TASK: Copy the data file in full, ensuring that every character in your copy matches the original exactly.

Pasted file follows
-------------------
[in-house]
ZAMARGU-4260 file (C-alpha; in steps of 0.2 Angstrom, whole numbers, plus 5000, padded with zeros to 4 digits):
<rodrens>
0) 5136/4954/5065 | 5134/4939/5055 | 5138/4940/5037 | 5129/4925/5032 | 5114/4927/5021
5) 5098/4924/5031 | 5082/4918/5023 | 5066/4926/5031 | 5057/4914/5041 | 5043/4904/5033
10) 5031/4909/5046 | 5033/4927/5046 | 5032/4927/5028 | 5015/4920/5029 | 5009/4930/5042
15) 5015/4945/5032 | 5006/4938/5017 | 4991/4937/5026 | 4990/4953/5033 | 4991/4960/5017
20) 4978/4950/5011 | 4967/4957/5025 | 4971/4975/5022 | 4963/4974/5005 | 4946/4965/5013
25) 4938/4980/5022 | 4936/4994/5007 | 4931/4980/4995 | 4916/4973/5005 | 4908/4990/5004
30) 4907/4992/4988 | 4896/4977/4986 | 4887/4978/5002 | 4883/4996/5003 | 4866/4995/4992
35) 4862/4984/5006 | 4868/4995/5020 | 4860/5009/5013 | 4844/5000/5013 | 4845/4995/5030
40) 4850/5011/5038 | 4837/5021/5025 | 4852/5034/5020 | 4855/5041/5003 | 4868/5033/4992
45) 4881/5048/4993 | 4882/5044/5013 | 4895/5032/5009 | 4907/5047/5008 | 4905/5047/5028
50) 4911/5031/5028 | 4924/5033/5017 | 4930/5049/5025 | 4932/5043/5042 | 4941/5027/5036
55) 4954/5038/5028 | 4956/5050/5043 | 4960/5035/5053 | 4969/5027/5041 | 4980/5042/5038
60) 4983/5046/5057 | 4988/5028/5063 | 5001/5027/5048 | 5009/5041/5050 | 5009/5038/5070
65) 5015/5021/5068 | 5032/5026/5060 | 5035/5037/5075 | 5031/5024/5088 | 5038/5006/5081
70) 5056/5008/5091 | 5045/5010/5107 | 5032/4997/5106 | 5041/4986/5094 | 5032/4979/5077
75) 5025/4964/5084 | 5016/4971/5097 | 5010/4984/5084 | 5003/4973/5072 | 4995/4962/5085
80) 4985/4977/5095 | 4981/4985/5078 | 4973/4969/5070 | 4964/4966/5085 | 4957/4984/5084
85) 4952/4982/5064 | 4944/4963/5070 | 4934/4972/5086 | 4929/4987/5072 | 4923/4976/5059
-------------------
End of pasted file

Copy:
[in-house]
ZAMARGU-4260 file (C-alpha; in steps of 0.2 Angstrom, whole numbers, plus 5000, padded with zeros to 4 digits):
<rodrens>
0) 5136/4954/5065 | 5134/4939/5055 | 5138/4940/5037 | 5129/4925/5032 | 5114/4927/5021
5) 5098/4924/5031 | 5082/4918/5023 | 5066/4926/5031 | 5057/4914/5041 | 5043/4904/5033
10) 5031/4909/5046 | 5033/4927/5046 | 5032/4927/5028 | 5015/4920/5029 | 5009/4930/5042
15) 5015/4945/5032 | 5006/4938/5017 | 4991/4937/5026 | 4990/4953/5033 | 4991/4960/5017
20) 4978/4950/5011 | 4967/4957/5025 | 4971/4975/5022 | 4963/4974/5005 | 4946/4965/5013
25) 4938/4980/5022 | 4936/4994/5007 | 4931/4980/4995 | 4916/4973/5005 | 4908/4990/5004
30) 4907/4992/4988 | 4896/4977/4986 | 4887/4978/5002 | 4883/4996/5003 | 4866/4995/4992
35) 4862/4984/5006 | 4868/4995/5020 | 4860/5009/5013 | 4844/5000/5013 | 4845/4995/5030
40) 4850/5011/5038 | 4837/5021/5025 | 4852/5034/5020 | 4855/5041/5003 | 4868/5033/4992
45) 4881/5048/4993 | 4882/5044/5013 | 4895/5032/5009 | 4907/5047/5008 | 4905/5047/5028
50) 4911/5031/5028 | 4924/5033/5017 | 4930/5049/5025 | 4932/5043/5042 | 4941/5027/5036
55) 4954/5038/5028 | 4956/5050/5043 | 4960/5035/5053 | 4969/5027/5041 | 4980/5042/5038
60) 4983/5046/5057 | 4988/5028/5063 | 5001/5027/5048 | 5009/5041/5050 | 5009/5038/5070
65) 5015/5021/5068 | 5032/5026/5060 | 5035/5037/5075 | 5031/5024/5088 | 5038/5006/5081
70) 5056/5008/5091 | 5045/5010/5107 | 5032/4997/5106 | 5041/4986/5094 | 5032/4979/5077
75) 5025/4964/5084 | 5016/4971/5097 | 5010/4984/5084 | 5003/4973/5072 | 4995/4962/5085
80) 4985/4977/5095 | 4981/4985/5078 | 4973/4969/5070 | 4964/4966/5085 | 4957/4984/5084
85) 4952/4982/5064 | 4944/4963/5070 | 4934/4972/5086 | 4929/4987/5072 | 4923/4976/5059